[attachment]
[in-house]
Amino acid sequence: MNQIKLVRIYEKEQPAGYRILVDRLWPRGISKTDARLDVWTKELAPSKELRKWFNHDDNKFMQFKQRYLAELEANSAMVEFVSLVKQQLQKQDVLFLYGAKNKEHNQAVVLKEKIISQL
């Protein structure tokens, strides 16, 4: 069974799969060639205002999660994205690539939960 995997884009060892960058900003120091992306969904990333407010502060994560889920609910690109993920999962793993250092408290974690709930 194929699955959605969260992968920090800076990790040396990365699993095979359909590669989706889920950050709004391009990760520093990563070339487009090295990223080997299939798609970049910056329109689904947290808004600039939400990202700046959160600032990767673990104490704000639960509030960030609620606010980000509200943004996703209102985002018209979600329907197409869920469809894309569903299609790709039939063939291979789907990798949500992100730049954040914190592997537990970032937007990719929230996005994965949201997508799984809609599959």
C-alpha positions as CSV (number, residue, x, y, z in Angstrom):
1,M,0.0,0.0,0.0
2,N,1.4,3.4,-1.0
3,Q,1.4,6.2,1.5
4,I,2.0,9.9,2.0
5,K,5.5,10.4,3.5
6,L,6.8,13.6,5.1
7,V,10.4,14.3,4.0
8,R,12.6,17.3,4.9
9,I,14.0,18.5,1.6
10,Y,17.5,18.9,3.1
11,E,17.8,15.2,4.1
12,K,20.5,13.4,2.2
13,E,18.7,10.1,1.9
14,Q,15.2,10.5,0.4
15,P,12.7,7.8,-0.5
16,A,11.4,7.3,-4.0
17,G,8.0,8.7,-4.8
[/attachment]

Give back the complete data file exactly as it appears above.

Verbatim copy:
[in-house]
Amino acid sequence: MNQIKLVRIYEKEQPAGYRILVDRLWPRGISKTDARLDVWTKELAPSKELRKWFNHDDNKFMQFKQRYLAELEANSAMVEFVSLVKQQLQKQDVLFLYGAKNKEHNQAVVLKEKIISQL
């Protein structure tokens, strides 16, 4: 069974799969060639205002999660994205690539939960 995997884009060892960058900003120091992306969904990333407010502060994560889920609910690109993920999962793993250092408290974690709930 194929699955959605969260992968920090800076990790040396990365699993095979359909590669989706889920950050709004391009990760520093990563070339487009090295990223080997299939798609970049910056329109689904947290808004600039939400990202700046959160600032990767673990104490704000639960509030960030609620606010980000509200943004996703209102985002018209979600329907197409869920469809894309569903299609790709039939063939291979789907990798949500992100730049954040914190592997537990970032937007990719929230996005994965949201997508799984809609599959």
C-alpha positions as CSV (number, residue, x, y, z in Angstrom):
1,M,0.0,0.0,0.0
2,N,1.4,3.4,-1.0
3,Q,1.4,6.2,1.5
4,I,2.0,9.9,2.0
5,K,5.5,10.4,3.5
6,L,6.8,13.6,5.1
7,V,10.4,14.3,4.0
8,R,12.6,17.3,4.9
9,I,14.0,18.5,1.6
10,Y,17.5,18.9,3.1
11,E,17.8,15.2,4.1
12,K,20.5,13.4,2.2
13,E,18.7,10.1,1.9
14,Q,15.2,10.5,0.4
15,P,12.7,7.8,-0.5
16,A,11.4,7.3,-4.0
17,G,8.0,8.7,-4.8